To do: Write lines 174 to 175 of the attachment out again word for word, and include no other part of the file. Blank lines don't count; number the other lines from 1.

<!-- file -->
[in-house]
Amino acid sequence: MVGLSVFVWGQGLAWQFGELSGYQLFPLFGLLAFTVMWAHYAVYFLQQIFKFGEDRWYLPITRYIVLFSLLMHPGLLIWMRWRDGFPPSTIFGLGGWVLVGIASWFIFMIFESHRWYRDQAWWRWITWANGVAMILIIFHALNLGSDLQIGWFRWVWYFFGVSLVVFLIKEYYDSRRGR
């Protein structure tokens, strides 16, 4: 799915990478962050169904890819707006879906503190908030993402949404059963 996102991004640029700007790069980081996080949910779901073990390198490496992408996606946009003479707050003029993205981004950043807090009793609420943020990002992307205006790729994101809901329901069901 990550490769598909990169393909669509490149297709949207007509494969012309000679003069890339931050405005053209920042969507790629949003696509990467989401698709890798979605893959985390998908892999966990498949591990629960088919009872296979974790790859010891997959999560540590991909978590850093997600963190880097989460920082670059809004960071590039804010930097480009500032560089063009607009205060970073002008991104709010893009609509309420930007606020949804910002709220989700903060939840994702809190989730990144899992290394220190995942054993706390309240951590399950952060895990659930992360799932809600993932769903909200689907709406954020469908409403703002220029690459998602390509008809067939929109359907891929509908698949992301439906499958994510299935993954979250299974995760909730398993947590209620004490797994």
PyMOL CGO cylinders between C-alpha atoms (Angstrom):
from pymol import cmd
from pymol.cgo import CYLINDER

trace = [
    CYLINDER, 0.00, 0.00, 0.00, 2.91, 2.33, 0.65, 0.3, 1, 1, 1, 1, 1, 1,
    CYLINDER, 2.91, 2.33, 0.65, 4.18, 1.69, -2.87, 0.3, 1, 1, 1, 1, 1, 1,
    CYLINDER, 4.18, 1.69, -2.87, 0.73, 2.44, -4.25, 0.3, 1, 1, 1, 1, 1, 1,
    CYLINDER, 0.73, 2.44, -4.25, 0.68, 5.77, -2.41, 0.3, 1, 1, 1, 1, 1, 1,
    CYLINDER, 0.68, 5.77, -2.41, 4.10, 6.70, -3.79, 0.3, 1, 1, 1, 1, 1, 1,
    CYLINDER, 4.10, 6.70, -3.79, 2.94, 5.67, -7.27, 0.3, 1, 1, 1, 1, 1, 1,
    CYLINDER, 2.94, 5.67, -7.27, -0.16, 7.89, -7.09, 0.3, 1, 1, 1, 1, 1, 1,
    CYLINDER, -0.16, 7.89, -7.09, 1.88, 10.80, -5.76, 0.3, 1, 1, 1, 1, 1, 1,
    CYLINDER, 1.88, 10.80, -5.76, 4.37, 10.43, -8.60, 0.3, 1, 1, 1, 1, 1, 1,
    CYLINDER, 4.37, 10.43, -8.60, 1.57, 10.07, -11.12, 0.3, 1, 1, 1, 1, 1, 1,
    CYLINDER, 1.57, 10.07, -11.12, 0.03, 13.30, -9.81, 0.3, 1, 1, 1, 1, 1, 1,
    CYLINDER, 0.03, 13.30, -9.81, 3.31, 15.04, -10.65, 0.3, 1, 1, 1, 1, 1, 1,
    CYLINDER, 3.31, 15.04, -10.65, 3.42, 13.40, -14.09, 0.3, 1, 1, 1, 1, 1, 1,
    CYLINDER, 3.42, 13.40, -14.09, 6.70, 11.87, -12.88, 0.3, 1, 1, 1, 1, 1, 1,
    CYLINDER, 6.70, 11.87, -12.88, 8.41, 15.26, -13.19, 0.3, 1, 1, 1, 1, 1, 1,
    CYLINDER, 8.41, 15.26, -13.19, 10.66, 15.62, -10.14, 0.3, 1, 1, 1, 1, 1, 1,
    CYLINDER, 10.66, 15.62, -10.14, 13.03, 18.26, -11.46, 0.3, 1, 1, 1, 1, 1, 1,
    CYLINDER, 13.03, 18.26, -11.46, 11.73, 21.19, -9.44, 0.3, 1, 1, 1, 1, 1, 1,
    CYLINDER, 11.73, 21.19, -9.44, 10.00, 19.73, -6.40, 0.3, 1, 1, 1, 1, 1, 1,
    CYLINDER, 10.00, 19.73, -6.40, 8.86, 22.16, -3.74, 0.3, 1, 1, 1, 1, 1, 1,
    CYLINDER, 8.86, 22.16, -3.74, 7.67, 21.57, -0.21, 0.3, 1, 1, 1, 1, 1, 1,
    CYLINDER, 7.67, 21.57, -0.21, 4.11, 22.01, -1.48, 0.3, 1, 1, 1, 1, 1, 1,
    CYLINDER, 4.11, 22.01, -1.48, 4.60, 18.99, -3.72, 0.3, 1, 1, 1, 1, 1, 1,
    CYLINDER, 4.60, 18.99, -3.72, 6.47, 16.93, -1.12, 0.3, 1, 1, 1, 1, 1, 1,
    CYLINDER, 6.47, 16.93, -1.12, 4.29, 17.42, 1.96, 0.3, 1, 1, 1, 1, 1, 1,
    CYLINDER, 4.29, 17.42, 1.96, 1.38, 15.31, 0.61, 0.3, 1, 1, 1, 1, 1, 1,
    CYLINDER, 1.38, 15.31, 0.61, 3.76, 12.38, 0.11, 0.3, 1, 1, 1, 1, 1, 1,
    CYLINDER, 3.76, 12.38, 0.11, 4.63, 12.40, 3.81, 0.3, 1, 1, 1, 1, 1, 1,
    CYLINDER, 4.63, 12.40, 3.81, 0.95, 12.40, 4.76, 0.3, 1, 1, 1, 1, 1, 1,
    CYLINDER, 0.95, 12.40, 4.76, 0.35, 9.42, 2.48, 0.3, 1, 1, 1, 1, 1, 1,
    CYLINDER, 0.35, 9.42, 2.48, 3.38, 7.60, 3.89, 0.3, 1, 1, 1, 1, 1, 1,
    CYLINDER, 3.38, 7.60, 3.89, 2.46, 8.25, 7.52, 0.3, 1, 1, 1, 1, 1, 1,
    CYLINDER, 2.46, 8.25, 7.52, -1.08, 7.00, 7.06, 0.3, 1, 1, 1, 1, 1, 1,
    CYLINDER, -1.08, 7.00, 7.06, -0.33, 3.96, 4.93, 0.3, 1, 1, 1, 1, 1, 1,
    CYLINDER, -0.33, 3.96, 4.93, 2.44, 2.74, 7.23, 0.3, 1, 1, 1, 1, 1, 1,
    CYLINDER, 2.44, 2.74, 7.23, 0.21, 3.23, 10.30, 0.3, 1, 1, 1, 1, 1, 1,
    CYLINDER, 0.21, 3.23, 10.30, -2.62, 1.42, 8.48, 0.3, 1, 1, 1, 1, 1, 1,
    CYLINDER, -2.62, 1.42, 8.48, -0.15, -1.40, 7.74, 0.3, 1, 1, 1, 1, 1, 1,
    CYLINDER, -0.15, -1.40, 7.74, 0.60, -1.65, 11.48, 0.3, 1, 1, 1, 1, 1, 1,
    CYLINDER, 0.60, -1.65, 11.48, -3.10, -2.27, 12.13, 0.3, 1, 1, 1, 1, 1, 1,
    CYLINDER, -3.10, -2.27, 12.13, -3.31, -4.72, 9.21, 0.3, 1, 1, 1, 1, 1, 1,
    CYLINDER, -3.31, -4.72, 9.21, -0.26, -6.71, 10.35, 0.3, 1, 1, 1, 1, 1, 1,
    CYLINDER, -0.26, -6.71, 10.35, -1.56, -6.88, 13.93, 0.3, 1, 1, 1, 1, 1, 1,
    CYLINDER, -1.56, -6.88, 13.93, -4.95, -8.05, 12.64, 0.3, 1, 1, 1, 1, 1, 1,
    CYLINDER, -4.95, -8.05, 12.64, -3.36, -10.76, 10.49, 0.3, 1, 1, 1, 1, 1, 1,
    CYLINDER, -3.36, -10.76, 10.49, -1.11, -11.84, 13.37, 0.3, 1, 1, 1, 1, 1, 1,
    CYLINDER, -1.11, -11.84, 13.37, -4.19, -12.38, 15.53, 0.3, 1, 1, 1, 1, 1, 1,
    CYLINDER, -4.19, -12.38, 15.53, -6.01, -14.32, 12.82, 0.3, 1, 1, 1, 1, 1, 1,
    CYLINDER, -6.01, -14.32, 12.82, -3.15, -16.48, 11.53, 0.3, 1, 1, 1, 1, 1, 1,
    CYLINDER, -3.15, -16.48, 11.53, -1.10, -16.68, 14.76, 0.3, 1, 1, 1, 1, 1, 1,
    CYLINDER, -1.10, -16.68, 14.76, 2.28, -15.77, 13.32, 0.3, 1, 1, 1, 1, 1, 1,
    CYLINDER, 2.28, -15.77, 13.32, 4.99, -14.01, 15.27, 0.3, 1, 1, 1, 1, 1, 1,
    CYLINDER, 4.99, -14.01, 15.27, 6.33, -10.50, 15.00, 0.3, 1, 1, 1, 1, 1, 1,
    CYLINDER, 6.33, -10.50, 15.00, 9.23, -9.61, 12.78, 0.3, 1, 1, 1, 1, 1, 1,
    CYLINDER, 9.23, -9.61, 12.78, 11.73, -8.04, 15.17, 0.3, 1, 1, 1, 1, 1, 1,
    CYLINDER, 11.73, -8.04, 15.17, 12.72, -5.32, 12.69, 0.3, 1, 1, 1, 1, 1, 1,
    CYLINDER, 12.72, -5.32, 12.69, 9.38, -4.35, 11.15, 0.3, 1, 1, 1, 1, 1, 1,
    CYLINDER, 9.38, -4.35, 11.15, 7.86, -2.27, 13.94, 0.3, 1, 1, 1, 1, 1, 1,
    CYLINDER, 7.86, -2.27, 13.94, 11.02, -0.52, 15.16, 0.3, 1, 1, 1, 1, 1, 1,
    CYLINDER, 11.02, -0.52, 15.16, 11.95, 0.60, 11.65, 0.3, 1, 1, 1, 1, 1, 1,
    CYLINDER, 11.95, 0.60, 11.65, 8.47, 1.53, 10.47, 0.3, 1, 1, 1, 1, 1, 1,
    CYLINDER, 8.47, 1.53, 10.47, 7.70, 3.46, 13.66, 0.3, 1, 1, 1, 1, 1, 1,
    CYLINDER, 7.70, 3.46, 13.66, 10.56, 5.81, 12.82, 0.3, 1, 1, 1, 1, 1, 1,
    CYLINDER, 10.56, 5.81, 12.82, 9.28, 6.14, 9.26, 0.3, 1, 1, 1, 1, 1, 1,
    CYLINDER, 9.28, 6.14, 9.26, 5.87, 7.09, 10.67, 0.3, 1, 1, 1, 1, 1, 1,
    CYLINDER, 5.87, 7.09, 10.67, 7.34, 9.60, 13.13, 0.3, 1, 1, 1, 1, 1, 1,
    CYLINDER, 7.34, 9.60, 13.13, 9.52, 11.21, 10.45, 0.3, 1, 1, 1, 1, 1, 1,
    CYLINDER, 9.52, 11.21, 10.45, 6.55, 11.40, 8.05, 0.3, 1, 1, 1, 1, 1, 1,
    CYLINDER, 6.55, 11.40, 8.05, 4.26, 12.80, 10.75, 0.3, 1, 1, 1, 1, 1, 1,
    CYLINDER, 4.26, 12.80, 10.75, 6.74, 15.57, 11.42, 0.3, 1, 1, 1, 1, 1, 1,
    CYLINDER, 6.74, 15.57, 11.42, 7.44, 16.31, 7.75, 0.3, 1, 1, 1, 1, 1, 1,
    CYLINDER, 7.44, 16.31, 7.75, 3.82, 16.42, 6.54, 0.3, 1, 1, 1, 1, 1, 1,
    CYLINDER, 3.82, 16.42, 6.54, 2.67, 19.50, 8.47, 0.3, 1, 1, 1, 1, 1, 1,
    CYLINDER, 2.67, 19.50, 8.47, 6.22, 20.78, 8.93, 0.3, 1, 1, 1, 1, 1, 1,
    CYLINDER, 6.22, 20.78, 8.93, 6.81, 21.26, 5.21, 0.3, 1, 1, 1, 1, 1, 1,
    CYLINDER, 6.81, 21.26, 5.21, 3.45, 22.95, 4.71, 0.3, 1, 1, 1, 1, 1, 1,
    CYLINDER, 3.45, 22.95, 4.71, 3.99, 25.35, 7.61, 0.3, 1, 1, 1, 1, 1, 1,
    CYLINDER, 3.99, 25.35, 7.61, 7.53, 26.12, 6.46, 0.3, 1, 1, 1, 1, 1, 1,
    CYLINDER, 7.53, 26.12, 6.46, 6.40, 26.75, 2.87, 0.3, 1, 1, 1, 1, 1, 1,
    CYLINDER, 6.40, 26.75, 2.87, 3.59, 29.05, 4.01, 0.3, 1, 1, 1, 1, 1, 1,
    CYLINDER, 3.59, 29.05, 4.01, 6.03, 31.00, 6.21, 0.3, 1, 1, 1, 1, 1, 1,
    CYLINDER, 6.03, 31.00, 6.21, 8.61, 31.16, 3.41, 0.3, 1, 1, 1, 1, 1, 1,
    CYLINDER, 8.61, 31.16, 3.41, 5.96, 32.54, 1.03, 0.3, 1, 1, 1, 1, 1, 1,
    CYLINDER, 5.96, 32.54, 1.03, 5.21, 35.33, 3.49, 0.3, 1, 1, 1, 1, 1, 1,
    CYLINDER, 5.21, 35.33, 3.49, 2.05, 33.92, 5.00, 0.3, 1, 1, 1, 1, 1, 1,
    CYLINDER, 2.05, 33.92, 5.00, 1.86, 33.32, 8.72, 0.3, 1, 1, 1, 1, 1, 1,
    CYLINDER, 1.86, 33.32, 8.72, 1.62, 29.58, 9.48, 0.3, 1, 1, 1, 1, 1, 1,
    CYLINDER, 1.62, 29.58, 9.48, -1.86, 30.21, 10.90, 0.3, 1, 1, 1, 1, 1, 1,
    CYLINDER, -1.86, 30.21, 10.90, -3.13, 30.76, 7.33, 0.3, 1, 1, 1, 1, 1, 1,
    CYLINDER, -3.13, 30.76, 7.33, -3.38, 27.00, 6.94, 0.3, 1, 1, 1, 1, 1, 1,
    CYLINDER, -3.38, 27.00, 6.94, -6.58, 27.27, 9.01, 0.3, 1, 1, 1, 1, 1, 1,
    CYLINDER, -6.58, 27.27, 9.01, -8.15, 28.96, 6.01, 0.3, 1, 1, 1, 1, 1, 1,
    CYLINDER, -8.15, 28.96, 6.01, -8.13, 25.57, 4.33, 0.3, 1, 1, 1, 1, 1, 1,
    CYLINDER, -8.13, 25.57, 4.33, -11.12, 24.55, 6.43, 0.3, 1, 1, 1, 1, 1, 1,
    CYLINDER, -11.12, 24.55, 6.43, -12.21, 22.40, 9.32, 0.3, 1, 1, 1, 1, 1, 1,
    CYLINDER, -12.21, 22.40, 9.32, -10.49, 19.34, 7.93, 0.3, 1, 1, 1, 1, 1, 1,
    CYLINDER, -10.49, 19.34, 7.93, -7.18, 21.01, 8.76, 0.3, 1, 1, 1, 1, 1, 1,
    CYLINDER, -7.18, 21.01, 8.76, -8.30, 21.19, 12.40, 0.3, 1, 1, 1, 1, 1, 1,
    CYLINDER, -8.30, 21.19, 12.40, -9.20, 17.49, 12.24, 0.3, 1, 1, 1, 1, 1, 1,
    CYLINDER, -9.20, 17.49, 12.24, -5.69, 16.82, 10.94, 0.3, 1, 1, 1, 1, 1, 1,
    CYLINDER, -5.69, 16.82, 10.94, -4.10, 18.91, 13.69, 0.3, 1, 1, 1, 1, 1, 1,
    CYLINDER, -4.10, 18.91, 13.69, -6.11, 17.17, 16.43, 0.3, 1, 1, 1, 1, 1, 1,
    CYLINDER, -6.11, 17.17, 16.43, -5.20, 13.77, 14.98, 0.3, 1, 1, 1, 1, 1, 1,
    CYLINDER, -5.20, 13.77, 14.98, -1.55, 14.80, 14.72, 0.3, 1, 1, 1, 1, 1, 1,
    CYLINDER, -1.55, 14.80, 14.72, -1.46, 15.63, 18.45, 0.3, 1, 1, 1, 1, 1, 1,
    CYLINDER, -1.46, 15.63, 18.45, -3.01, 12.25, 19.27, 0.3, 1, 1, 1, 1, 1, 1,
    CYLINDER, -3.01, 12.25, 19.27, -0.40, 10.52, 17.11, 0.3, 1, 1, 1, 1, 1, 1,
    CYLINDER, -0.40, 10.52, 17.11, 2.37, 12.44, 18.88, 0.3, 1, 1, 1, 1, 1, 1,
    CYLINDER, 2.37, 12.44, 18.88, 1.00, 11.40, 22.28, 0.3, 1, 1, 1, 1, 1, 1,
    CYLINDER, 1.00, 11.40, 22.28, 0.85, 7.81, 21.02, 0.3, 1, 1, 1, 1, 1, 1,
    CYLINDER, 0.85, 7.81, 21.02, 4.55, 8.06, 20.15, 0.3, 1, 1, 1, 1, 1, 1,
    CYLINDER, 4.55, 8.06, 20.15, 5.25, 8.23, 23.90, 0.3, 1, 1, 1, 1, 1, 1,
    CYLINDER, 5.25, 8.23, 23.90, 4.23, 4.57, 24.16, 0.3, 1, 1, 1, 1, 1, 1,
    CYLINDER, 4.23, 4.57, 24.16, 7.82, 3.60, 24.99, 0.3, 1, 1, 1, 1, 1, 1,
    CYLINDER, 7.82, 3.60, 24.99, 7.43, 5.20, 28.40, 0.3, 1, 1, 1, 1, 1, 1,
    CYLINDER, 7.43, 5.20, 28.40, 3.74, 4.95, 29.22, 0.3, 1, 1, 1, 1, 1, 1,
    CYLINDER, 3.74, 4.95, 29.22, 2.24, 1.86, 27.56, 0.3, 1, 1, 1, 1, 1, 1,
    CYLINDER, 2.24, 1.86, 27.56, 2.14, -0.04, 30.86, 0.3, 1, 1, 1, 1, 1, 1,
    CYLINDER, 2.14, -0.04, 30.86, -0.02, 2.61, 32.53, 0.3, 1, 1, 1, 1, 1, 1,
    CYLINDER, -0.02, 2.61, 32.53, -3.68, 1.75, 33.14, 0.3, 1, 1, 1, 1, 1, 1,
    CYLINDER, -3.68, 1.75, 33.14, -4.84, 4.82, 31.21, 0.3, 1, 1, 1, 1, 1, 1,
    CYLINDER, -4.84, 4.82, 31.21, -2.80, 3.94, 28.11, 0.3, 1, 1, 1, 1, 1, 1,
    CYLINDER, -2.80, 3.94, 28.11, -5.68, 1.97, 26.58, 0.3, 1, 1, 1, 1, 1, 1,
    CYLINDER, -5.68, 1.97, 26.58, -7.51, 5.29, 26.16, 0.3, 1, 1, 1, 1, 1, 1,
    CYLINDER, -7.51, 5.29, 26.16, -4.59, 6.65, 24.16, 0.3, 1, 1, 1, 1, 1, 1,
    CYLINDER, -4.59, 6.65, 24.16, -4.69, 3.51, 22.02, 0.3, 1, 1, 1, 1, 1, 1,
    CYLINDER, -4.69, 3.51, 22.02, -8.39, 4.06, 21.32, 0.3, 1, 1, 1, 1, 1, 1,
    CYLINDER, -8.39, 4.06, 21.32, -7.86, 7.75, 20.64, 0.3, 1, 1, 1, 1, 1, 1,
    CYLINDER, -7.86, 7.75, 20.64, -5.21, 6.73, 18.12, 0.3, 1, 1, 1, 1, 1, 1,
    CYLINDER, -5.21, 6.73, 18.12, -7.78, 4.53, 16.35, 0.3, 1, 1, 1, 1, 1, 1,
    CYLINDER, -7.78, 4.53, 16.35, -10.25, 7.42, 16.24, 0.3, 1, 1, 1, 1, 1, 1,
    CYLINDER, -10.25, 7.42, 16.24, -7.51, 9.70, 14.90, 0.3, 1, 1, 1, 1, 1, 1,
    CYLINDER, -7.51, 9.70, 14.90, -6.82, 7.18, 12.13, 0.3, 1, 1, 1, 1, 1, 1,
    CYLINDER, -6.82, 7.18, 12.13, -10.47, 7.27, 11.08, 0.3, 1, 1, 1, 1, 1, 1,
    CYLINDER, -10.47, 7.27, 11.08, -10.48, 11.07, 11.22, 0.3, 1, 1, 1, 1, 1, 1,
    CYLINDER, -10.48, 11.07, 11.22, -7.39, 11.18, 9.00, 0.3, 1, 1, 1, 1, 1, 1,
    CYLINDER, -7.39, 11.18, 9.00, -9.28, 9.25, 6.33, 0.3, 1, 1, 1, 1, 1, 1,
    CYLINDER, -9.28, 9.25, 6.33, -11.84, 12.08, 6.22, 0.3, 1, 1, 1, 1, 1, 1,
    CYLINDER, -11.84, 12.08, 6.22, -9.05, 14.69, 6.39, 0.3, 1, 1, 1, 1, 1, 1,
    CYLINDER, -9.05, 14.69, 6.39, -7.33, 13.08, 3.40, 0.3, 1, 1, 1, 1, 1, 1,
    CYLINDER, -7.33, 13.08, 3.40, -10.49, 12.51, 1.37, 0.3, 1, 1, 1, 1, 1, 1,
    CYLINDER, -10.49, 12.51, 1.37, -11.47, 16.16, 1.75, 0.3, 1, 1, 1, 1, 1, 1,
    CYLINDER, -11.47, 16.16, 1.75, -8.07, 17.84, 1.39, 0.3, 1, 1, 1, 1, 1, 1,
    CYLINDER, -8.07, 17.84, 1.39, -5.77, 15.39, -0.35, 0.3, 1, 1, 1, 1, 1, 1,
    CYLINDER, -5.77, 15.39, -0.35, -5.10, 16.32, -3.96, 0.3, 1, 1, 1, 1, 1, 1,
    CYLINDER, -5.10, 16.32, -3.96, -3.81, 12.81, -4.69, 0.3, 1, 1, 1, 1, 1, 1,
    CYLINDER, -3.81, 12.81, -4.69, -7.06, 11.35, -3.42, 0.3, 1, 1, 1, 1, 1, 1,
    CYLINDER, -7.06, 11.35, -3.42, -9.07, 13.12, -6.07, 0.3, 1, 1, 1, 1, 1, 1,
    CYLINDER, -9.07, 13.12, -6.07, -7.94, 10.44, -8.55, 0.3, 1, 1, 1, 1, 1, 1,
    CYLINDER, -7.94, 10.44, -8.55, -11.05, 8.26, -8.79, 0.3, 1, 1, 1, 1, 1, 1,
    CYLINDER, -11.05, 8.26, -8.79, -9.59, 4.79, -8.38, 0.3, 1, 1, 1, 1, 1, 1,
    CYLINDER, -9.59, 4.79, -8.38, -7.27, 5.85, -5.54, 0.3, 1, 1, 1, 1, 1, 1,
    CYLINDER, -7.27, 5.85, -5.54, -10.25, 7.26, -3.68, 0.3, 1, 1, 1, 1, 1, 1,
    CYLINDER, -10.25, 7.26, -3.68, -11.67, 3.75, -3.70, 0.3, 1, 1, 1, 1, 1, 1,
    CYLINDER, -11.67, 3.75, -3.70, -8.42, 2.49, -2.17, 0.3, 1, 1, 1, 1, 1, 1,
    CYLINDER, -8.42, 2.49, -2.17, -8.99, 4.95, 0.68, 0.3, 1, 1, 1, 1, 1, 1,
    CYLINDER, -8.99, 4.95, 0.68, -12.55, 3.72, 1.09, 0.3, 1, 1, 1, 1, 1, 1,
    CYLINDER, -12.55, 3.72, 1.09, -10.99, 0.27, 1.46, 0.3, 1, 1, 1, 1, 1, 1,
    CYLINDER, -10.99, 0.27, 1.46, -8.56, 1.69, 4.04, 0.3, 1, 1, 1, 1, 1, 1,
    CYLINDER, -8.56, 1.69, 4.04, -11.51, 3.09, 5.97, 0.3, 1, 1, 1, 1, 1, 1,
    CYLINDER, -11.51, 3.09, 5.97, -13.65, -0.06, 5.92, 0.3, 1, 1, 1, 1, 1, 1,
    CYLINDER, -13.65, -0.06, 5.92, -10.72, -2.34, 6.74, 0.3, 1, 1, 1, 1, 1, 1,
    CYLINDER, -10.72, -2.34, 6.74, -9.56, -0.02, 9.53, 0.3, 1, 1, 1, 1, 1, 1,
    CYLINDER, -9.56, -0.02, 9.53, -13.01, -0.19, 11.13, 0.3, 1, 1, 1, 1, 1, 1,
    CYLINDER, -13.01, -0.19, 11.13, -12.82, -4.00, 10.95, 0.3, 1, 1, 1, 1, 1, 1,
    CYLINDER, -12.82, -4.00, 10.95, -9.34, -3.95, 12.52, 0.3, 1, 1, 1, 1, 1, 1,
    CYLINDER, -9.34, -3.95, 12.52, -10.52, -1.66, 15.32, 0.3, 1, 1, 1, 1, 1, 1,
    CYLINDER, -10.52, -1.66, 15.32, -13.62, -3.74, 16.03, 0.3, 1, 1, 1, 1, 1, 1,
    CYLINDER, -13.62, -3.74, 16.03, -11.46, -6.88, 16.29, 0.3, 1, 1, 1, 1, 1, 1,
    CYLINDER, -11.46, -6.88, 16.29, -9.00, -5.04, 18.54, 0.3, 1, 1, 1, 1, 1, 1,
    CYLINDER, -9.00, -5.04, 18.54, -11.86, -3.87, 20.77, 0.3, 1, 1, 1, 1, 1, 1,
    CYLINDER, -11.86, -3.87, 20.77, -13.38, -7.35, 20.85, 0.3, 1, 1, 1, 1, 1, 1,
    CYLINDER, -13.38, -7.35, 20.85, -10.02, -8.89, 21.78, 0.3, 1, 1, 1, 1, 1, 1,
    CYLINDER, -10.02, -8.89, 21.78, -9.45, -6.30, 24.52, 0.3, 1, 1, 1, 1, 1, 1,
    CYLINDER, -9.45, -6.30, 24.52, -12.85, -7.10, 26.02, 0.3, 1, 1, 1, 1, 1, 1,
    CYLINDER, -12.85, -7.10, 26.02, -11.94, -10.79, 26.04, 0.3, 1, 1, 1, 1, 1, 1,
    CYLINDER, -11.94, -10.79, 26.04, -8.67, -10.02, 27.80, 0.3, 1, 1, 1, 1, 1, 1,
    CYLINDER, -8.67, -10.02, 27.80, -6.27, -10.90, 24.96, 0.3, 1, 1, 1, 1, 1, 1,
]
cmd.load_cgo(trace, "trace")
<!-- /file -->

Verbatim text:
    CYLINDER, -9.34, -3.95, 12.52, -10.52, -1.66, 15.32, 0.3, 1, 1, 1, 1, 1, 1,
    CYLINDER, -10.52, -1.66, 15.32, -13.62, -3.74, 16.03, 0.3, 1, 1, 1, 1, 1, 1,